In late 1943, Still moved to Richmond, Virginia, where he took a teaching position at what is now Virginia Commonwealth University. Over the following eighteen months, the artist made roughly one hundred drawings almost exclusively with oil paint. Many of these compositions (PH-480, PH-488, PH-536) later progressed into large paintings on canvas.
These often mysterious works on paper are in fact quite revealing about how Still synthesized various representational forms into abstract lines, profiles, and marks (for example, the suggestion of a head, torso, and stalks of wheat are found in PH-547). On the other hand, many others constitute Still’s most abstract compositions to date (PH-535, for example).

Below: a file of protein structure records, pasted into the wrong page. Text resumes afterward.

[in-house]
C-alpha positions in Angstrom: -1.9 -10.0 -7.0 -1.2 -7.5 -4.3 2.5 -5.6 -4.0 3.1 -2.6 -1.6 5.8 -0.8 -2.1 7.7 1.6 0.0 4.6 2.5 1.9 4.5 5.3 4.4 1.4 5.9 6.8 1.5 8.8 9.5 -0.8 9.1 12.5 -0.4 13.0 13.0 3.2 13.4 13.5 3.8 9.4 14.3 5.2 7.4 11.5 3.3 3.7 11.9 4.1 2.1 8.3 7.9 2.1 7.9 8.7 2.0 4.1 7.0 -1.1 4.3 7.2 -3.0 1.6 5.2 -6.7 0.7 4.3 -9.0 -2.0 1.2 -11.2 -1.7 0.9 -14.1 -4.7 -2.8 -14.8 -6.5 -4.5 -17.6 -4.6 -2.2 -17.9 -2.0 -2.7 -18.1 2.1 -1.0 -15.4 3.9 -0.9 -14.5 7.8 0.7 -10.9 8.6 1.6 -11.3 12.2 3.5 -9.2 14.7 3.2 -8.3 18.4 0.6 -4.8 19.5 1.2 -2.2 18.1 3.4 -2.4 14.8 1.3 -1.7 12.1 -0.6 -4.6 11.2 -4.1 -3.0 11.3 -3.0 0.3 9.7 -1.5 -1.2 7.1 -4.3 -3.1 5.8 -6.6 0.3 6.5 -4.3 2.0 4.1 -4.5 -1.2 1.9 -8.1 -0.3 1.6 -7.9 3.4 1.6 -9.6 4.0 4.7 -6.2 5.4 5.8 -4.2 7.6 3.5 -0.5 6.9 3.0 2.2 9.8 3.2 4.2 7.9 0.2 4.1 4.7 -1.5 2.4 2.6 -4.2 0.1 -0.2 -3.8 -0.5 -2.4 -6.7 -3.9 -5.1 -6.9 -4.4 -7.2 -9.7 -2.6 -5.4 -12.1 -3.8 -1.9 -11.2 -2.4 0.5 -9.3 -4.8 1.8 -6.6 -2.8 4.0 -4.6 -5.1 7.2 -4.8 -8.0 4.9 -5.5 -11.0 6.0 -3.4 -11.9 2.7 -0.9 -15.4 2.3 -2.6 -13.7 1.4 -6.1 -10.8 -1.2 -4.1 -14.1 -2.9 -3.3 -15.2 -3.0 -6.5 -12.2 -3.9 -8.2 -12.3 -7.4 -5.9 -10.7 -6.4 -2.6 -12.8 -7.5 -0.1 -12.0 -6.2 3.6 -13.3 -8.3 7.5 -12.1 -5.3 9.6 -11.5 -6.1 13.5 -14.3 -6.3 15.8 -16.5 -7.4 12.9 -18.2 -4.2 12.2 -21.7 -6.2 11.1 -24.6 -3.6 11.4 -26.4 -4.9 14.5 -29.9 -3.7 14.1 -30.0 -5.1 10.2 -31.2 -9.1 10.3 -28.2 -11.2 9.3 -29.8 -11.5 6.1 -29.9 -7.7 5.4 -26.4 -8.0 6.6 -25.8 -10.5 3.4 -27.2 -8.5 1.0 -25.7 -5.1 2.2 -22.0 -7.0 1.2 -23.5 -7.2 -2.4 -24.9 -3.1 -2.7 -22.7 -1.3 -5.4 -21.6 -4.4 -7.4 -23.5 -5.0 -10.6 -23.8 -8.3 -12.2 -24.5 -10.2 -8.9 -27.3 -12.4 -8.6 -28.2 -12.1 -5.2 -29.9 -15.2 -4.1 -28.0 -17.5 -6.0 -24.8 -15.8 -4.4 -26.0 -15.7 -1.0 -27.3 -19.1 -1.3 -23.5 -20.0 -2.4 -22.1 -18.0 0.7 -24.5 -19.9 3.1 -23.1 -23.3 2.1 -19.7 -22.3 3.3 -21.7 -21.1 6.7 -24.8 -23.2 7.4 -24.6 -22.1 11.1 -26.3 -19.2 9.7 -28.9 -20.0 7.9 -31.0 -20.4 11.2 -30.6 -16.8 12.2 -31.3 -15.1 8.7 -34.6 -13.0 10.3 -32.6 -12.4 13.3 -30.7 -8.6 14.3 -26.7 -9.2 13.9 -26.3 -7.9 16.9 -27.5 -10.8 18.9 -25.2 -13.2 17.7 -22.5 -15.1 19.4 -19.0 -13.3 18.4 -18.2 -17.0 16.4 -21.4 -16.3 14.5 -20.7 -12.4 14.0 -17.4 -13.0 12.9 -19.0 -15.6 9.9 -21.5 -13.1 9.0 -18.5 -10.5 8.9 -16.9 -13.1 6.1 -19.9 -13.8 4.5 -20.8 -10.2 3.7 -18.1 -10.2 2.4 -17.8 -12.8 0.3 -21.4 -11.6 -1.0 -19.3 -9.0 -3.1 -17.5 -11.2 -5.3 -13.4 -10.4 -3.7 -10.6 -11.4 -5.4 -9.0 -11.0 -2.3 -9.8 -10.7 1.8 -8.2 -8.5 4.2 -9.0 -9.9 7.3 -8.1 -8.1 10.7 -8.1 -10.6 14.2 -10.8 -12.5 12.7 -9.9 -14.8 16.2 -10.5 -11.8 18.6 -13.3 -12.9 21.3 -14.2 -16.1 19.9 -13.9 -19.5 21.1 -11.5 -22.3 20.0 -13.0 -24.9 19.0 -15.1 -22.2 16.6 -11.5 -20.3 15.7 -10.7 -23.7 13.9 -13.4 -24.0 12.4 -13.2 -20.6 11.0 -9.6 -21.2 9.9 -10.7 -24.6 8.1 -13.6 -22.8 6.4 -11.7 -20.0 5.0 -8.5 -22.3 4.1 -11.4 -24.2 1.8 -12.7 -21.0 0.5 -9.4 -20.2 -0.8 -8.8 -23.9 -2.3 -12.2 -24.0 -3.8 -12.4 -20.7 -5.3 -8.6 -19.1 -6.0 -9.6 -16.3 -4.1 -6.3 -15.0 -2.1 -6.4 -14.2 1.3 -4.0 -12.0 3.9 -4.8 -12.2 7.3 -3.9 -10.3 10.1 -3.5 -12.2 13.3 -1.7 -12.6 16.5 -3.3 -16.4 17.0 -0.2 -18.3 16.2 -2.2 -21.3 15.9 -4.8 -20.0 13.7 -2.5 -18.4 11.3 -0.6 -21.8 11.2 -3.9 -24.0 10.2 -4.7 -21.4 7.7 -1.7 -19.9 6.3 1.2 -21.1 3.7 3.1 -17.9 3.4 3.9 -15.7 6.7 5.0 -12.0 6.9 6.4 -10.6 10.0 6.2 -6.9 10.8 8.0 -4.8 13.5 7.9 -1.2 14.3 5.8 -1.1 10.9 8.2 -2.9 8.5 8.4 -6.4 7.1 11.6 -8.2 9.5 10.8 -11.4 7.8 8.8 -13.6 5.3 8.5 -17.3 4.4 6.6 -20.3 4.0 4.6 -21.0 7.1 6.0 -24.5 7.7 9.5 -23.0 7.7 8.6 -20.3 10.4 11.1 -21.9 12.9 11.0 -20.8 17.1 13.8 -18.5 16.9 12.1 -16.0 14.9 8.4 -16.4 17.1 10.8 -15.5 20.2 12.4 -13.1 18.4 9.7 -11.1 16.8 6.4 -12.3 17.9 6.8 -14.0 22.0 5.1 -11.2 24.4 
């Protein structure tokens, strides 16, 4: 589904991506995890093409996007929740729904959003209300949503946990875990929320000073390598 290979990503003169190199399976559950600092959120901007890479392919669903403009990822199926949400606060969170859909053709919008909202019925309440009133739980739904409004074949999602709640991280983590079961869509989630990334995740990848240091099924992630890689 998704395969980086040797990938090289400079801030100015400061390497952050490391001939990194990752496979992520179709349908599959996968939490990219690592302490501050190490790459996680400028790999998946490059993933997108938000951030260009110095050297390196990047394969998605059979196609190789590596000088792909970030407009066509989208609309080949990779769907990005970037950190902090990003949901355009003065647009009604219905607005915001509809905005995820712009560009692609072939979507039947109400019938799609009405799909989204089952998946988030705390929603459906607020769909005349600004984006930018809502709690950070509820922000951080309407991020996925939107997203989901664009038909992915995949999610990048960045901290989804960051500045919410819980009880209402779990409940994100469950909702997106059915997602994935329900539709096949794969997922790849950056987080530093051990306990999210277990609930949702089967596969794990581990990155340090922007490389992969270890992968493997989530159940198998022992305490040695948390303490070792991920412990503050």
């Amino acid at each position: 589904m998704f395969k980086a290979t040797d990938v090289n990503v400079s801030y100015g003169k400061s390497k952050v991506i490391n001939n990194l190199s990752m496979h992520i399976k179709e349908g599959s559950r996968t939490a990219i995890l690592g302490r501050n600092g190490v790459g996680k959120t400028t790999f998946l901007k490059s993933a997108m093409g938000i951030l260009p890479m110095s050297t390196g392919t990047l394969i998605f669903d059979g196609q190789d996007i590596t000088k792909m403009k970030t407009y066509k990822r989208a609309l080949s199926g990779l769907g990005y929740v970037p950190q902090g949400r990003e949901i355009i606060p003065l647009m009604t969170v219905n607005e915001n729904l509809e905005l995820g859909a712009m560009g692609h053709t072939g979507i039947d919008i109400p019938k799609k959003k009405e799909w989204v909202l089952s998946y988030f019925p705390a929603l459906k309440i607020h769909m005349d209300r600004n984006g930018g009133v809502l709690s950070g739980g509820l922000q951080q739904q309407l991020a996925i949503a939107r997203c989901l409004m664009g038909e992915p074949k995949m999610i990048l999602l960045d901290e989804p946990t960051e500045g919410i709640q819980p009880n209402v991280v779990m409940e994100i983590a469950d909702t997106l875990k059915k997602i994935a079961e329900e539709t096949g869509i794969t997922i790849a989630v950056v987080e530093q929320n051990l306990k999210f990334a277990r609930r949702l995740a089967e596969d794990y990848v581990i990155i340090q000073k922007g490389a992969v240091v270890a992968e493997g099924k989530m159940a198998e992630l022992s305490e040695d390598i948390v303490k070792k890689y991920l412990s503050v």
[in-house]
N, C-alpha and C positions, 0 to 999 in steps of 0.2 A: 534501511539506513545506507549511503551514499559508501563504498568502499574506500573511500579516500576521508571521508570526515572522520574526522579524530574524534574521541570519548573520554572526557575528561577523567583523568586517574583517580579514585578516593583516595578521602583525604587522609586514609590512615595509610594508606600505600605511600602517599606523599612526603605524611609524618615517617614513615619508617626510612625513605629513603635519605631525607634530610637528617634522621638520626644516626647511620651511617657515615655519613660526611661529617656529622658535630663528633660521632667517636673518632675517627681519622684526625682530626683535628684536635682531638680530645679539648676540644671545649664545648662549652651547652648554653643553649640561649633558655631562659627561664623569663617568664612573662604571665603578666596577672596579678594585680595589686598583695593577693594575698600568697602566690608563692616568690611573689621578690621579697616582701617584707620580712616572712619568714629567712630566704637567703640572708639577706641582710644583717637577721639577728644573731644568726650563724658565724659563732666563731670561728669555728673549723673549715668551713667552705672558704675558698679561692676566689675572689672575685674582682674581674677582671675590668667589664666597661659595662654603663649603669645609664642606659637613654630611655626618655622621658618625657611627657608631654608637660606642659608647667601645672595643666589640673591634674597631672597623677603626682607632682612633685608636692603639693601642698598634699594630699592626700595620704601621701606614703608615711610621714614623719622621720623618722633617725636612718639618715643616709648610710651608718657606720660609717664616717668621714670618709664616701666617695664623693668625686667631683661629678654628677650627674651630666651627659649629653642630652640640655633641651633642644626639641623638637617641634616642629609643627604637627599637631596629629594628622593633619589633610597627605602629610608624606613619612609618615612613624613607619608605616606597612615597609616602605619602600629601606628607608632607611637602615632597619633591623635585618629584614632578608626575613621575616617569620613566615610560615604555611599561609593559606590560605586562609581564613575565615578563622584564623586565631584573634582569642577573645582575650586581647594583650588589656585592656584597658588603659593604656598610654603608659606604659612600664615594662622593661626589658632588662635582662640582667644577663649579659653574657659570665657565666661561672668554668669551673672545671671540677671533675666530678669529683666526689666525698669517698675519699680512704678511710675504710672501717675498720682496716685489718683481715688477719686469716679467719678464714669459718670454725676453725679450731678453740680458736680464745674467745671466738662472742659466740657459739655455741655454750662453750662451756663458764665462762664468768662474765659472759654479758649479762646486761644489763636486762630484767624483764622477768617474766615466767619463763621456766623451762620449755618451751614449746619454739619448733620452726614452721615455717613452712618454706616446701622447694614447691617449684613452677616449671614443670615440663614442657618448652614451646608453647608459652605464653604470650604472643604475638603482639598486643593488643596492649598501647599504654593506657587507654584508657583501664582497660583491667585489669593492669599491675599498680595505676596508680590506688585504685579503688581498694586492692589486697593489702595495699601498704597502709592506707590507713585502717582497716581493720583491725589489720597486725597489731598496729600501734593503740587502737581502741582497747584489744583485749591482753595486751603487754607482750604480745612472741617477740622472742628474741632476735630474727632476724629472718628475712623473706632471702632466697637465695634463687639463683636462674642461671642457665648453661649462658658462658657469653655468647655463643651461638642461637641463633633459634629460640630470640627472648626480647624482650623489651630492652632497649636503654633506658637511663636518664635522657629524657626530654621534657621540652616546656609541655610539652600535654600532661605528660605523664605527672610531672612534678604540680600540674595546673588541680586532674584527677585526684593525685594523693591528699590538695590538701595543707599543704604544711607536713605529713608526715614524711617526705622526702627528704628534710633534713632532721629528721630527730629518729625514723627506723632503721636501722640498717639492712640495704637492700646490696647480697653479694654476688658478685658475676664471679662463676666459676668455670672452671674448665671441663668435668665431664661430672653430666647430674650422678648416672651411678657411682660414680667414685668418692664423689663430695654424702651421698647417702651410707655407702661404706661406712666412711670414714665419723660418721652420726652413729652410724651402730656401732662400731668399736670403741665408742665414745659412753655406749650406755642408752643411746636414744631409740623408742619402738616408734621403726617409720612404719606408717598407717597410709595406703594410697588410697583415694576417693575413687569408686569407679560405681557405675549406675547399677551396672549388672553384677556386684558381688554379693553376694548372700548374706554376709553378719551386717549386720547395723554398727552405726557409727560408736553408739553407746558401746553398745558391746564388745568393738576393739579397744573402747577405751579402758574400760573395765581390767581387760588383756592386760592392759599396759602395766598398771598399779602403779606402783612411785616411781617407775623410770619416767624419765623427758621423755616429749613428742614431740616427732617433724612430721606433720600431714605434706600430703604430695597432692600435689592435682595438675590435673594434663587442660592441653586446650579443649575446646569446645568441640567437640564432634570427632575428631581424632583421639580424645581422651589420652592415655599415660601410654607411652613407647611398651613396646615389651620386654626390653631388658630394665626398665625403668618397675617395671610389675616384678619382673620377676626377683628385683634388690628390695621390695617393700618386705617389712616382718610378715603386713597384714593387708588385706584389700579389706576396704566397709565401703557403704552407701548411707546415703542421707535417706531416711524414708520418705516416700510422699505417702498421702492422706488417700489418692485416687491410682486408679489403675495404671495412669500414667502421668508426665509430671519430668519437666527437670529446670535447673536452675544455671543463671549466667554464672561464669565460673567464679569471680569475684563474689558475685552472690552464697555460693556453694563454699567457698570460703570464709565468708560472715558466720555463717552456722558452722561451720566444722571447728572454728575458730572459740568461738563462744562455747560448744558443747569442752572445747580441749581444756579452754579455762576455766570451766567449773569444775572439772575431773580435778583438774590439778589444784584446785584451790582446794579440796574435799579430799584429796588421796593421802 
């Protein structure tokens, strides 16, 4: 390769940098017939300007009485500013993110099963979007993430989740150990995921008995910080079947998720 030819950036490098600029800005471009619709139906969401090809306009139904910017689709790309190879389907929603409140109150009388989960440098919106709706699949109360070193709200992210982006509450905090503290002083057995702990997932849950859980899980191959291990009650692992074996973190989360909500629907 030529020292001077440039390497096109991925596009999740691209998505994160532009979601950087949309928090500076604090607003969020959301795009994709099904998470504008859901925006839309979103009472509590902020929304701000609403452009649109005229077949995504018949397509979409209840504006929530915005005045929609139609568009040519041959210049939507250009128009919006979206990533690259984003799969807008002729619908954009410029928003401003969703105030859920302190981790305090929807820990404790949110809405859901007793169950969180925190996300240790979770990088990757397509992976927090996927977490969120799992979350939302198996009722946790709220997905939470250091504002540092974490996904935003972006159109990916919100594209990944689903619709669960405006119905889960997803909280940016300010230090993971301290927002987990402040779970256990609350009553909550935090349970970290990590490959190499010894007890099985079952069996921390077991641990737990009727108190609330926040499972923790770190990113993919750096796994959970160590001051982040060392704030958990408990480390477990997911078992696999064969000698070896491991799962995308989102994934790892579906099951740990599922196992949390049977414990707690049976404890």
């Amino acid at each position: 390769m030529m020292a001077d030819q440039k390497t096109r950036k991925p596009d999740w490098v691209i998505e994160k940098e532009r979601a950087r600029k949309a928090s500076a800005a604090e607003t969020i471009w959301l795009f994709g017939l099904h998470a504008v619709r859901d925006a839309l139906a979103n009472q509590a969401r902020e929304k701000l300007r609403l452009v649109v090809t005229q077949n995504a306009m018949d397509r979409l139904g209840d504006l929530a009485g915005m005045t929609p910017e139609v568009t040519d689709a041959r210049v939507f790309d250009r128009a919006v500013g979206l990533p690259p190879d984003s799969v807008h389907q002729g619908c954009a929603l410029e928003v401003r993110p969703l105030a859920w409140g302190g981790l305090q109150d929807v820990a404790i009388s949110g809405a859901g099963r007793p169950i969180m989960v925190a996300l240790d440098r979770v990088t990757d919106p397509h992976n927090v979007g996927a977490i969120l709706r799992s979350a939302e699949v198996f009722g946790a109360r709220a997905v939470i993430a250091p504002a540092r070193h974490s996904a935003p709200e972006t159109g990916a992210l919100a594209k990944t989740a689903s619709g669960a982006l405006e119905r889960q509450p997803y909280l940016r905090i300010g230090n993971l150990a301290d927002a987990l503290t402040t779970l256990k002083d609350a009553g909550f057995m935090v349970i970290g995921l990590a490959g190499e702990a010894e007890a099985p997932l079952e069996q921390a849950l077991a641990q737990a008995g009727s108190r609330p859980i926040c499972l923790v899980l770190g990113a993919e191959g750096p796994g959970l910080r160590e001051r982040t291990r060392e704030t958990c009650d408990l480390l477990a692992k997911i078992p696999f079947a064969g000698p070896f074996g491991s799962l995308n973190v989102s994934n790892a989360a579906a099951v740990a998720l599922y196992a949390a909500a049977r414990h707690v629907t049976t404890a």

As with his paintings, Still executed many of these drawings with a palette knife rather than a brush, perhaps because a knife produces a more incisive, tactile mark. Still’s paintings emphasize draftsmanship—arguably to a greater extent than those of his Abstract Expressionist colleagues. Silhouettes, crisp dabs of pigment, meticulously traced and sculpted contours, and slender vertical strokes (which the artist called “life lines” to denote their vitality) seem to define the immanence of lurking inner forces.
David Anfam, Bailey H. Placzek, Dean Sobel. “The Richmond Oils.” In Clyfford Still: The Works on Paper. Denver: Clyfford Still Museum Research Center, 2016. /worksonpaper/the-richmond-oils-on-paper/.
Anfam, David, et al. “The Richmond Oils.” Clyfford Still: The Works on Paper. Denver: Clyfford Still Museum Research Center, 2016. 1 Nov. 2016 </worksonpaper/the-richmond-oils-on-paper/>.